The sessions featured drummers Andrew Steele and Steve Chapman; bassist Chris Stewart; keyboardists Mick Weaver and Peter Arneson; saxophonist Alan Skidmore; John Field on congas and backing vocalists Frank Collins, Paddie McHugh and Dylan Birch. Producer Shel Talmy added percussion while 

Mick Cox had played the guitar parts and added guide vocal. The missing part of the musical jigsaw was someone to add the lead vocals.

Mick Cox had got to know Tony O’Malley when he was a member of Arrival. He joined the nascent Band and added vocals to the eight tracks at Morgan Studios, in London. In doing so, he had added the finishing touches to the album. It was mixed and mastered and completed in late May 1972.

A year passed before The Mick Cox Band released their eponymous debut album in May 1973. When the album was released, it was to critical acclaim in Billboard magazine. Soon, radio stations in San Francisco, Miami, Hartford, Philly, New York, Texas, Kansas and Baltimore to Albuquerque in New Mexico were playing The Mick Cox Band. 

Although The Mick Cox Band sold around 50,000 copies it failed to chart in the US Billboard 200. 

However, the album was only released by Capitol Records in America. There was no release in the UK. The label didn’t even release a single. This was another disappointment for Mick Cox.

In the UK, a four piece version of The Mick Cox Band rehearsed but never got round to playing any gigs. Music fans never got to hear the band live of their one and only album.

The Mick Cox Band’s eponymous debut album is an oft-overlooked hidden gem where disparate genres melt into one. However, the album is mainly an album of white soul with elements of blues, rock, a touch of funk and even hard rock. This genre-melting album comes courtesy of a versatile and multitalented group of musicians. Some members of the group  had been members of Arrival. This includes lead singer Tony O’Malley who breathes life and meaning into the lyrics. However, it’s Mick Cox’s guitar playing that plays a starring role. He gives a virtuoso performance on the album and it looked as if he was destined for greatness.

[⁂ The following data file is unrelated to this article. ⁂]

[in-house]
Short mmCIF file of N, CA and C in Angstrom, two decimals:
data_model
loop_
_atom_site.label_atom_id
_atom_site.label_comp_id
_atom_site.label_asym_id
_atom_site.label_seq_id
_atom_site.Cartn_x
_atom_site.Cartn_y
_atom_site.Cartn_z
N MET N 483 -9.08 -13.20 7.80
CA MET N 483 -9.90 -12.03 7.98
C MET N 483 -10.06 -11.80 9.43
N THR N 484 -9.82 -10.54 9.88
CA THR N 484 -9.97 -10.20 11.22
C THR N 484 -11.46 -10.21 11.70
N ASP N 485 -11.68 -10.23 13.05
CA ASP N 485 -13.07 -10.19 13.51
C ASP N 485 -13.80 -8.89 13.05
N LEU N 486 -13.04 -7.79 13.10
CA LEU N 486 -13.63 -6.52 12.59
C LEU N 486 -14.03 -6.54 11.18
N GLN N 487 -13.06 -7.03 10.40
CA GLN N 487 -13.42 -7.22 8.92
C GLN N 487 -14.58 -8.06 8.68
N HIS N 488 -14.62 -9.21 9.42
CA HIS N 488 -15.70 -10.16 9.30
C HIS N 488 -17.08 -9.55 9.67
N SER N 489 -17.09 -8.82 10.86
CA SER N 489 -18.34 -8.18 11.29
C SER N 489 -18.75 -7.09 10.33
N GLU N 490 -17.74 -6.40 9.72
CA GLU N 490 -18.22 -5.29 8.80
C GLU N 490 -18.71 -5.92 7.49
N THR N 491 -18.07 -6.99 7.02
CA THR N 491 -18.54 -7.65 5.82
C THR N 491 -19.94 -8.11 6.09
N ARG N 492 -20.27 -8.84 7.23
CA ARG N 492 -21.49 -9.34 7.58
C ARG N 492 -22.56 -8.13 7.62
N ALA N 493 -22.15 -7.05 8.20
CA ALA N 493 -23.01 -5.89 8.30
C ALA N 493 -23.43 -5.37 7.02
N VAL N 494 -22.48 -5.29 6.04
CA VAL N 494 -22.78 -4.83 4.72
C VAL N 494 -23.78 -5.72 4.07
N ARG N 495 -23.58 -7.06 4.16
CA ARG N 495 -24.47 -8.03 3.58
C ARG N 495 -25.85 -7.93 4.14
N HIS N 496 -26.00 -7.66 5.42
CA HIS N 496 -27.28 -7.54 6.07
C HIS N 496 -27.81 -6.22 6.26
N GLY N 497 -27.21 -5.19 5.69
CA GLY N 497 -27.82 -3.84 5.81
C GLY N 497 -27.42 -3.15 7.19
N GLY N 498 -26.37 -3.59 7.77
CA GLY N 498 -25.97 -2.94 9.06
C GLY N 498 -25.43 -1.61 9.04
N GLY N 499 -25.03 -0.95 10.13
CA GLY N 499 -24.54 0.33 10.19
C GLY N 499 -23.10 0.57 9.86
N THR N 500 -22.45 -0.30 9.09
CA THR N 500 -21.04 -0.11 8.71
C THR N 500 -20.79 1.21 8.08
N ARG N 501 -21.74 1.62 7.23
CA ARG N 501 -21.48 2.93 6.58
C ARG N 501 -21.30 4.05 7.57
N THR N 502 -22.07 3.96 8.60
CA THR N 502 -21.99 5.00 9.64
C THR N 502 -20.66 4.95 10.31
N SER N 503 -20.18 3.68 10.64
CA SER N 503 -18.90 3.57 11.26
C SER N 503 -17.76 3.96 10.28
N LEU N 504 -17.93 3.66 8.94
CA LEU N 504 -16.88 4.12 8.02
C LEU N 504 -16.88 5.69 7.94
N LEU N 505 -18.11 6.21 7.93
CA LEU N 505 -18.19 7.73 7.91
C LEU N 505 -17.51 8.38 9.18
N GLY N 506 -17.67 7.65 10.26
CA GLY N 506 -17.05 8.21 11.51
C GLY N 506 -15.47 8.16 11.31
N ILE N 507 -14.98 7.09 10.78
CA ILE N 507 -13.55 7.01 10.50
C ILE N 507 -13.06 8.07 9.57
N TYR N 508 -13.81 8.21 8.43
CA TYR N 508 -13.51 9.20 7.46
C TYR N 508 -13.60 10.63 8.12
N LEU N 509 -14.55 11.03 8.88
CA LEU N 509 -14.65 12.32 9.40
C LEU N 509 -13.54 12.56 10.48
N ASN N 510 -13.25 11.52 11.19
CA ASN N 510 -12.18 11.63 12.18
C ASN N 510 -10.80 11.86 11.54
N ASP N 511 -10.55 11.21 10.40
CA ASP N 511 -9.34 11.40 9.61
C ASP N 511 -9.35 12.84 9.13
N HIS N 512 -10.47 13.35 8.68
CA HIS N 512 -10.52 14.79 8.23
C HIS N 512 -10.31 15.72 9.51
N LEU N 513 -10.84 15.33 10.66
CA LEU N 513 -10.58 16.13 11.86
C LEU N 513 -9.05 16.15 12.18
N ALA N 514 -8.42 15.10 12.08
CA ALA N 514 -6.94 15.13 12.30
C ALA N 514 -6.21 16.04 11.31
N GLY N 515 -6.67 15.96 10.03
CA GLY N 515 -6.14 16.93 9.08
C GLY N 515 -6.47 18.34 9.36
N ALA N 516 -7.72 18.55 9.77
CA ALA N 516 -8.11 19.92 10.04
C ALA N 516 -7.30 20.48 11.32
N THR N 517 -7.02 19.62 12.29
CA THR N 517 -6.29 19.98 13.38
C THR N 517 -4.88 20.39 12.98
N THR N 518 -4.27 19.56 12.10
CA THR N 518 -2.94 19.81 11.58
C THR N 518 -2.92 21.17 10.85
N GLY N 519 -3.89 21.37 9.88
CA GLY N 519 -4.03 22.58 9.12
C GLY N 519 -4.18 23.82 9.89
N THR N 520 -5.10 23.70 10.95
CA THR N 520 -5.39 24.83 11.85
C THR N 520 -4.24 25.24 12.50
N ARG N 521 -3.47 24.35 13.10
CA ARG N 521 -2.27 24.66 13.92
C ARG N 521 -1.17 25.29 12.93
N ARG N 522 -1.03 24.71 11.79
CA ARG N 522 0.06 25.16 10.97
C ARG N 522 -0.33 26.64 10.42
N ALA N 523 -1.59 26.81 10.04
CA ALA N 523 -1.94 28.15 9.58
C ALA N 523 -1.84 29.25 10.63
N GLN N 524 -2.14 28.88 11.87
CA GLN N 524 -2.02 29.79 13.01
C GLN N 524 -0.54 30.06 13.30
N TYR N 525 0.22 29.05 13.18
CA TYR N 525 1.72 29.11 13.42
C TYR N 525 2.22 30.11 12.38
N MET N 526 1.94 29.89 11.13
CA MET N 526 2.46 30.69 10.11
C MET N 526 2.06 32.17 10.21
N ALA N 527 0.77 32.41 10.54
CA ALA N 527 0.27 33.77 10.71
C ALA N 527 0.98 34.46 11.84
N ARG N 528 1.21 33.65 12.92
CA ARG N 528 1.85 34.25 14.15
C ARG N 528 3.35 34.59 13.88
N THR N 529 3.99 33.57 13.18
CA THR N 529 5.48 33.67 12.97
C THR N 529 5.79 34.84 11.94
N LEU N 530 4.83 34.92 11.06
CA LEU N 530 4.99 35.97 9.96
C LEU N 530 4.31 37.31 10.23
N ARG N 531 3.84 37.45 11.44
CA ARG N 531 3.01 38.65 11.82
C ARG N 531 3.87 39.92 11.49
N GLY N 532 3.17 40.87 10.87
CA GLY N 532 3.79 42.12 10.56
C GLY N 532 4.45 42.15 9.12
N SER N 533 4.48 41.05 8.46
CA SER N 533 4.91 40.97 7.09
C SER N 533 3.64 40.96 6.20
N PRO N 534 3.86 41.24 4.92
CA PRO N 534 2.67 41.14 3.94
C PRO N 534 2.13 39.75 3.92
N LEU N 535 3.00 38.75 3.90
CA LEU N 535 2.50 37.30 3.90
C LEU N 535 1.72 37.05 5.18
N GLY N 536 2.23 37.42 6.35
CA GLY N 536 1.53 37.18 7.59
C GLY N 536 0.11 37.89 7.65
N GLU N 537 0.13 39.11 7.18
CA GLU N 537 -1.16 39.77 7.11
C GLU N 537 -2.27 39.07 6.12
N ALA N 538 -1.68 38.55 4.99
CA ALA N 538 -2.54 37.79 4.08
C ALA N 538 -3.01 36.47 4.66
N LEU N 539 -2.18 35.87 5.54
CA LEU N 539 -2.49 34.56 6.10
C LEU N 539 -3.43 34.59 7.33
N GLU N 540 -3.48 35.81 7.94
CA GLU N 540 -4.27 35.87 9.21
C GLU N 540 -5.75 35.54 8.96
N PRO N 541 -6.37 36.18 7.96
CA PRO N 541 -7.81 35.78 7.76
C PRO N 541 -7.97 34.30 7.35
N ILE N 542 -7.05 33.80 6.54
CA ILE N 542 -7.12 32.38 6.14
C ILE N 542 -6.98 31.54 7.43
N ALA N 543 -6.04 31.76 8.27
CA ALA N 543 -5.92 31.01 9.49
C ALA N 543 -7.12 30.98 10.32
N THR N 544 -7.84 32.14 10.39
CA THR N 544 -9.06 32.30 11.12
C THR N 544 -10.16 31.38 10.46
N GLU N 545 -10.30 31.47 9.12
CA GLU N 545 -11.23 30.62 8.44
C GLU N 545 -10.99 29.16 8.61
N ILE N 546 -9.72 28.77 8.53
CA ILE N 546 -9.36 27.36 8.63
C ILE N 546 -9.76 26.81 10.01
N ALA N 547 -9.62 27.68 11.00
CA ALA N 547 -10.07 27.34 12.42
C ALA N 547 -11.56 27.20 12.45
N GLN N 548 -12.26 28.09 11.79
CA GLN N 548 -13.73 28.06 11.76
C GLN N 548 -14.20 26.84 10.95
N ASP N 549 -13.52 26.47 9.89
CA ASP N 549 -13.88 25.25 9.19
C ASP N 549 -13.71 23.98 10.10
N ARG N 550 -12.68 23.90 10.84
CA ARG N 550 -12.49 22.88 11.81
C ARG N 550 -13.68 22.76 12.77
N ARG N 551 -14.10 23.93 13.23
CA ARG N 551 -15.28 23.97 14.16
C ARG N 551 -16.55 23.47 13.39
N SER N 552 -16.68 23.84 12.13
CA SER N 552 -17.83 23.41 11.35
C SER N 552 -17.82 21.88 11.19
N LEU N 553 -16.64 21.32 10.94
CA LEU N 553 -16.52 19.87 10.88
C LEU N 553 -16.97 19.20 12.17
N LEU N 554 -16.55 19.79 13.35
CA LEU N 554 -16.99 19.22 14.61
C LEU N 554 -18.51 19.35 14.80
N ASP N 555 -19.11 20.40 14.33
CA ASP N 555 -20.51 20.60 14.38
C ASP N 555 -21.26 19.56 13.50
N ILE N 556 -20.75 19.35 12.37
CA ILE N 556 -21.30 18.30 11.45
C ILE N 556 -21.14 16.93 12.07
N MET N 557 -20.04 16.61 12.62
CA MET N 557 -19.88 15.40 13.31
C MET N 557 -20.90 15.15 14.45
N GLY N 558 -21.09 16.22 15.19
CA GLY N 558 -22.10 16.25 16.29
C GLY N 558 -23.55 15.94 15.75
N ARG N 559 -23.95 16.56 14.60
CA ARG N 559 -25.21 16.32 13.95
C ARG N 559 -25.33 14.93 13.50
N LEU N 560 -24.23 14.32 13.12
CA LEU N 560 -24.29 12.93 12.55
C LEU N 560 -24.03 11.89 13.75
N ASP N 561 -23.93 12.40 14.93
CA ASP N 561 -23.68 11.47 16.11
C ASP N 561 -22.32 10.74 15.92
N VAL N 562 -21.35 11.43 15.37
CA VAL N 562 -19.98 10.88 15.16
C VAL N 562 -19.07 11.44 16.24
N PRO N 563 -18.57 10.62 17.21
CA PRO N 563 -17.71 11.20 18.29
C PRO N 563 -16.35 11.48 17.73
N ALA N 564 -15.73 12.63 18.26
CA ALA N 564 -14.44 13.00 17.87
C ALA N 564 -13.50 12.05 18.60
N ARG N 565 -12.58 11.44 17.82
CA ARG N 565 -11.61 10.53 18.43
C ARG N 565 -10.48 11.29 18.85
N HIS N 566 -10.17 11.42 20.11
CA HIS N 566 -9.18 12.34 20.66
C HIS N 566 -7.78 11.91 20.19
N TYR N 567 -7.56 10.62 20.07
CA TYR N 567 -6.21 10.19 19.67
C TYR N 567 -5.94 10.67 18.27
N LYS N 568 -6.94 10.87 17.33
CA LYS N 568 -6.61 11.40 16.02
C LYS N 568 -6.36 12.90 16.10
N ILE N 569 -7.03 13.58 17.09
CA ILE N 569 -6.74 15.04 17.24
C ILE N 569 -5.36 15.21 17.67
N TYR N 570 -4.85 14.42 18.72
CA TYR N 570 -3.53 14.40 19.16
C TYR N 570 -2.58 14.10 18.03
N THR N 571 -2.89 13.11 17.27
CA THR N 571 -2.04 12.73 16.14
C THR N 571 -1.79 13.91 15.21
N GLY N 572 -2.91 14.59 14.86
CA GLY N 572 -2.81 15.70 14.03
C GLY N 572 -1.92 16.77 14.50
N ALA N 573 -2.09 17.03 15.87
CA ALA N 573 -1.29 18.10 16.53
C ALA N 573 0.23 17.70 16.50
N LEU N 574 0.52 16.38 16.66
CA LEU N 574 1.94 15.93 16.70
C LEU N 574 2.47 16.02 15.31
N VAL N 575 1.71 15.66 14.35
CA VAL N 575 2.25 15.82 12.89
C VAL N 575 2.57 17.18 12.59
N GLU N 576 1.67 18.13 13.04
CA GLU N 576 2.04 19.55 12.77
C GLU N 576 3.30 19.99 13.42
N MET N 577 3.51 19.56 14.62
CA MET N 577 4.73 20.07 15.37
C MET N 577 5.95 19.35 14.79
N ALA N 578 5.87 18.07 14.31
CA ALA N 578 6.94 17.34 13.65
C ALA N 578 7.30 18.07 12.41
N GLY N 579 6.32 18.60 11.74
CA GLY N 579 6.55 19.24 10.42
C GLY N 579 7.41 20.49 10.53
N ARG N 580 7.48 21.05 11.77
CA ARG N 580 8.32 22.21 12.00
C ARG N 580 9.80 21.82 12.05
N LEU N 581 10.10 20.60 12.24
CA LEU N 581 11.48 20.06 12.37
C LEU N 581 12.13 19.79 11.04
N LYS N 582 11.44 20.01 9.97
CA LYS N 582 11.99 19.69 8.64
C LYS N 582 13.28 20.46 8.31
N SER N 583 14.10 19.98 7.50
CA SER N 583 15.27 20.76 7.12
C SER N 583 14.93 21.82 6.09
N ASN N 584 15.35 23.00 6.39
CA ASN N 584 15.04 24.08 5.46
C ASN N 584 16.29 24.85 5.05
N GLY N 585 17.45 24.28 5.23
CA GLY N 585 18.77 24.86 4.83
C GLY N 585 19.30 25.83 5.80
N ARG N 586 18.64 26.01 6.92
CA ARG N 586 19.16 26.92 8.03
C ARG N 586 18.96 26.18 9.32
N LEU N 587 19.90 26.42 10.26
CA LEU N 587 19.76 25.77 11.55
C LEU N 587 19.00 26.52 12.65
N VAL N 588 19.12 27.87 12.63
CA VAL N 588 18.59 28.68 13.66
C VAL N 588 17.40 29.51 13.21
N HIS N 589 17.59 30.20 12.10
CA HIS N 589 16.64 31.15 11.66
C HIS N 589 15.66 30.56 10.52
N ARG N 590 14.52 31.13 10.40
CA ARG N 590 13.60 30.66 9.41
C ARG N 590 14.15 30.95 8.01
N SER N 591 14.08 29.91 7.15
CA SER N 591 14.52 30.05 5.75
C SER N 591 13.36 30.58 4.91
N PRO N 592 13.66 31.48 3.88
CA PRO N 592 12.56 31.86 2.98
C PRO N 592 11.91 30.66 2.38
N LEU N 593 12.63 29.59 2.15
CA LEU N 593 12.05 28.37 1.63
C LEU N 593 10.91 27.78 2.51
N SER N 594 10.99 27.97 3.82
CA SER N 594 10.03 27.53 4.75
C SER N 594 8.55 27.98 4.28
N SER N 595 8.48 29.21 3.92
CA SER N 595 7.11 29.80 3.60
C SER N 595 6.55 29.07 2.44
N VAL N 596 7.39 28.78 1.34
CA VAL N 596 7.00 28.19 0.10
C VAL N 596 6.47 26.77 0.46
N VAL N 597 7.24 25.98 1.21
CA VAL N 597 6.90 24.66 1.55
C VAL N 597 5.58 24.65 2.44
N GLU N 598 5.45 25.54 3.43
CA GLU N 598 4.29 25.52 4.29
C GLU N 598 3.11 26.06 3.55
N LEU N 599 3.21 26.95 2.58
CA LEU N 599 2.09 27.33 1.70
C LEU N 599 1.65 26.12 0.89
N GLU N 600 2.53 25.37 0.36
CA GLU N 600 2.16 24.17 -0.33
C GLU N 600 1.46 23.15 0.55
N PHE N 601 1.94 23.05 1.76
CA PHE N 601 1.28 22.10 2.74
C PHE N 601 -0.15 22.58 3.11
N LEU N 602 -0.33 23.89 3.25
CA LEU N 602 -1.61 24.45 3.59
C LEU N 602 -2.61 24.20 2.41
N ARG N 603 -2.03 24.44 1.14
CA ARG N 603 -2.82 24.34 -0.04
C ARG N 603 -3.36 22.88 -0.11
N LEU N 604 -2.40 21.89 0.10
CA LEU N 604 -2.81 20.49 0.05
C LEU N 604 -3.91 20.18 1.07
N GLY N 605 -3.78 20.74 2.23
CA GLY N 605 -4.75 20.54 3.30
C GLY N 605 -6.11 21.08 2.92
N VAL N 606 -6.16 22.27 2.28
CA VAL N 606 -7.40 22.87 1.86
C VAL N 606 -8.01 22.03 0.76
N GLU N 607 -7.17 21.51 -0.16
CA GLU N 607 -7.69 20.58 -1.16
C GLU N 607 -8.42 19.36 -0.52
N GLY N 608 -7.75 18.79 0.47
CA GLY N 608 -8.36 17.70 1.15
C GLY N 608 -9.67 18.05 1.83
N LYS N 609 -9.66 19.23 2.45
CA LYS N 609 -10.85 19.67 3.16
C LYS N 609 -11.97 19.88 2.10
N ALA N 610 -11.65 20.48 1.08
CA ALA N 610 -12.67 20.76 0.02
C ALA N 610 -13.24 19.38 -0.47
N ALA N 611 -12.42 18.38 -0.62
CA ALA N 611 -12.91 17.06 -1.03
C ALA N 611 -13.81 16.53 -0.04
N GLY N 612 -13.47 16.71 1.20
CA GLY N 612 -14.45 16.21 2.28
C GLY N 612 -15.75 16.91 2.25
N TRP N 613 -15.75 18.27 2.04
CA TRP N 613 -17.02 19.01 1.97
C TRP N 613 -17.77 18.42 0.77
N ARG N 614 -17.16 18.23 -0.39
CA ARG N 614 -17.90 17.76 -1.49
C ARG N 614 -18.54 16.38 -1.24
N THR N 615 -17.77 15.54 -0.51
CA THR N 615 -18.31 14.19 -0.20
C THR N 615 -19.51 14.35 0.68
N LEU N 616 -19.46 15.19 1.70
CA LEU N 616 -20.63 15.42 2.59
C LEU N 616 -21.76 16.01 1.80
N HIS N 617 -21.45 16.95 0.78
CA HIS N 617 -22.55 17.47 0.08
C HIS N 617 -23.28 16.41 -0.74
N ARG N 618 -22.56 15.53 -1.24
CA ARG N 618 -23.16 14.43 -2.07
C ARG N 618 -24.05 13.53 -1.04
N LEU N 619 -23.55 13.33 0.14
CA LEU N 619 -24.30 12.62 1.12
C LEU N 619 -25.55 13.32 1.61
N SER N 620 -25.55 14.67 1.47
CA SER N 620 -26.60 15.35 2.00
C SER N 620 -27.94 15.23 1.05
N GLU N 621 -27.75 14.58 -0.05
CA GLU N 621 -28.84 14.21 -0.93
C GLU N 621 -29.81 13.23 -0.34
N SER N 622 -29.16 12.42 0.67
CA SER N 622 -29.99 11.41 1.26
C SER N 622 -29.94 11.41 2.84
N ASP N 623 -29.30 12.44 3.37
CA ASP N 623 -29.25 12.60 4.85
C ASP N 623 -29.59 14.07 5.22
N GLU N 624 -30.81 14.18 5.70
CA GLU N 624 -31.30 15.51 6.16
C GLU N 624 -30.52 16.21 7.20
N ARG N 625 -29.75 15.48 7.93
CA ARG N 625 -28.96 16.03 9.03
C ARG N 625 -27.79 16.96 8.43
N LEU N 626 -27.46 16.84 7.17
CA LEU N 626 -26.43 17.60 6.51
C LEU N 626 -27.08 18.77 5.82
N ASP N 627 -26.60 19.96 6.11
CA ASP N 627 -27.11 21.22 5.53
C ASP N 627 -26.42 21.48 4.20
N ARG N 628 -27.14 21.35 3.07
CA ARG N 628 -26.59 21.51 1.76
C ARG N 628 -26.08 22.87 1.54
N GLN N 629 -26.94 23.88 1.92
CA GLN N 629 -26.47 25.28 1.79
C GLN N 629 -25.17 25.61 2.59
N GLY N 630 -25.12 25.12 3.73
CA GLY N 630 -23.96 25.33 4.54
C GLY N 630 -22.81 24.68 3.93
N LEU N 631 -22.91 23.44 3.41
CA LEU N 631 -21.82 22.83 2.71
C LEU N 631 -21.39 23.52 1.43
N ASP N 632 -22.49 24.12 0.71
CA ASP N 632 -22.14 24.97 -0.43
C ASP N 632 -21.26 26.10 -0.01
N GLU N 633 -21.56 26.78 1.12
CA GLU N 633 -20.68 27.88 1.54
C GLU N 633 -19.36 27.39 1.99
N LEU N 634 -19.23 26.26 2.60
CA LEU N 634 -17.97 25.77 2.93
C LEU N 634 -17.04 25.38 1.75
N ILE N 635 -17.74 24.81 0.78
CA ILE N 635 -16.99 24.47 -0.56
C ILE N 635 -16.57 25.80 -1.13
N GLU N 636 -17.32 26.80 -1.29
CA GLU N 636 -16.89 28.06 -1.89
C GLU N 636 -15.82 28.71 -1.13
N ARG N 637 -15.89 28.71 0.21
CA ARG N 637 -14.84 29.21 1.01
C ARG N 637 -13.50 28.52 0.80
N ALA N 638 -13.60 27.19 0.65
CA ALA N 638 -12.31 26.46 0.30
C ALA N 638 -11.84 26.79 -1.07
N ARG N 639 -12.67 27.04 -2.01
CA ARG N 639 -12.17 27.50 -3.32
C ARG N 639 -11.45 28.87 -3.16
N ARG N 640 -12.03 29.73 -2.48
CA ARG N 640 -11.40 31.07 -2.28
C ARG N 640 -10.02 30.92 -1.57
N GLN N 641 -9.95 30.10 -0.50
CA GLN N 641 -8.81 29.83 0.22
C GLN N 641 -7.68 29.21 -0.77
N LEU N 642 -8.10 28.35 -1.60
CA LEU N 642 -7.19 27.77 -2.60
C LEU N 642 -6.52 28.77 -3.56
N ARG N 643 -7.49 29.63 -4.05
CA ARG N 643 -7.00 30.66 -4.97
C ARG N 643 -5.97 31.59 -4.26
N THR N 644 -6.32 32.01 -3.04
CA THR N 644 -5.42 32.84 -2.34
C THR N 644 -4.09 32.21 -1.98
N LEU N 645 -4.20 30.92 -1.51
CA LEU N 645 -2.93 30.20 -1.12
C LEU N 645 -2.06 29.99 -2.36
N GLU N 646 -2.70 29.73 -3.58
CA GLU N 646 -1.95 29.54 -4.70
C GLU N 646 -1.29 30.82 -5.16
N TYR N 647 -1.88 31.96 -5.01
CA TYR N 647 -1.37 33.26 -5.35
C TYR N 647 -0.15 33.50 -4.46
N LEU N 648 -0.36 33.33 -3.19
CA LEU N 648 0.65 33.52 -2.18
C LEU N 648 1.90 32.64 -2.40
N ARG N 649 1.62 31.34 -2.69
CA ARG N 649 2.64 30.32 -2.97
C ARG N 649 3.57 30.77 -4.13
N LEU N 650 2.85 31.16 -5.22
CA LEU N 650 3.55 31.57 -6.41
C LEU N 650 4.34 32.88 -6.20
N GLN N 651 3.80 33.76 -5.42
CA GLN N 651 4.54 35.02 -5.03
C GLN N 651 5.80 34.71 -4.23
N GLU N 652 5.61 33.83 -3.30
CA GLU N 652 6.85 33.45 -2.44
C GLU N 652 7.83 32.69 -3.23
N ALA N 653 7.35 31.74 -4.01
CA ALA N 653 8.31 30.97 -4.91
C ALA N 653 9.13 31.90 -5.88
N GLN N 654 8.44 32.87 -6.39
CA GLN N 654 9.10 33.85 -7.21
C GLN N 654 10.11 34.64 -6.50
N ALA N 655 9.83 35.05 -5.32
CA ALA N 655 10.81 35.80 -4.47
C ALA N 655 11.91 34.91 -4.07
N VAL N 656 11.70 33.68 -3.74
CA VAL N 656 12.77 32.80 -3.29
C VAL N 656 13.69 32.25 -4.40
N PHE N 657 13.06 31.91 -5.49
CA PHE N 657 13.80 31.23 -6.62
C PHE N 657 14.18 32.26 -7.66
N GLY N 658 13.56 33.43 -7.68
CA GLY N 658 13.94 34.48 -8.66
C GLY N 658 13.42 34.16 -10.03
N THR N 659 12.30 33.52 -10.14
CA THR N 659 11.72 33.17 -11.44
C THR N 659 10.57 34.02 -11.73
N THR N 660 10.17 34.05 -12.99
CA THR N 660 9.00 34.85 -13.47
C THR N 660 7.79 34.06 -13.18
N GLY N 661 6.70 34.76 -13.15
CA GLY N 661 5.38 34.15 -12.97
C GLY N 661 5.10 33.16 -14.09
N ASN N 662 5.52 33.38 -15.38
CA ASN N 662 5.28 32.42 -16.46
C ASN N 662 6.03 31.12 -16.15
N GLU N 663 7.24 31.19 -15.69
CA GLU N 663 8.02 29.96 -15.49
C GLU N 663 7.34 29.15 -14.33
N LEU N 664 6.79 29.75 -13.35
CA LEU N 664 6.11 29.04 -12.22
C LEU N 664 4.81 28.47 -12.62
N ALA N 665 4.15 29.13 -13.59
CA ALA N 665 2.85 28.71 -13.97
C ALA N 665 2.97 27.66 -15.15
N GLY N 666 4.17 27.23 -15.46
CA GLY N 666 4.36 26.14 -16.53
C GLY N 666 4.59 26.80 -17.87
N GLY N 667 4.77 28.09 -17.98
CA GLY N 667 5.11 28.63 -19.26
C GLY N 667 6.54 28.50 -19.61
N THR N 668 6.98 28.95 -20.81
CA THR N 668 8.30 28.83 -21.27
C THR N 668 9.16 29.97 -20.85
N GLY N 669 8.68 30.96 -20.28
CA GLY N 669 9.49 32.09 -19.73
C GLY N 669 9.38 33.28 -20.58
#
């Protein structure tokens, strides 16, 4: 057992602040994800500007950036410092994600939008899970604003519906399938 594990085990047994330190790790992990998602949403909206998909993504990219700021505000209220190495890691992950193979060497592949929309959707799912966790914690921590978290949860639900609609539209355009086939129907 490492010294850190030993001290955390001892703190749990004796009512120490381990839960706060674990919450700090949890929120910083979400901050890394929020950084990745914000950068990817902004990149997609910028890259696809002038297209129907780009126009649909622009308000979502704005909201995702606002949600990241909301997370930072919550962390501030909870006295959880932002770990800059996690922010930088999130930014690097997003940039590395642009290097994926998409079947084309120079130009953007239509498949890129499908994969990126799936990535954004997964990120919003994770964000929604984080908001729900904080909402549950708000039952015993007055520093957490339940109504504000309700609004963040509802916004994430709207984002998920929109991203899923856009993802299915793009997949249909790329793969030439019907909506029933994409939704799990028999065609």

Sadly, The Mick Cox Band only released the one album. However, on Another Planet Music’s CD reissue of the album there’s also eight bonus tracks. These tracks were recorded by the same musicians. There’s two theories about the eight bonus tracks. 

Maybe when the album was recorded Mick Cox envisaged his debut would be a double album? The other possibility is that he decided to record the followup album at the sessions in April 1972. Sadly, we’ll never know as Mick Cox died in August 2008, aged just fifty-five. His 1973 genre-melting album The Mick Cox Band is an oft-overlooked hidden gem that’s a reminder of a hugely talented songwriter and guitarist whose  music deserves to be heard by a much wider audience.

The Mick Cox Band-The Mick Cox Band.

Leave a Reply

Fill in your details below or click an icon to log in: Logo

You are commenting using your account. Log Out /  Change )

Twitter picture

You are commenting using your Twitter account. Log Out /  Change )

Facebook photo

You are commenting using your Facebook account. Log Out /  Change )

Connecting to %s

This site uses Akismet to reduce spam. Learn how your comment data is processed.

%d bloggers like this: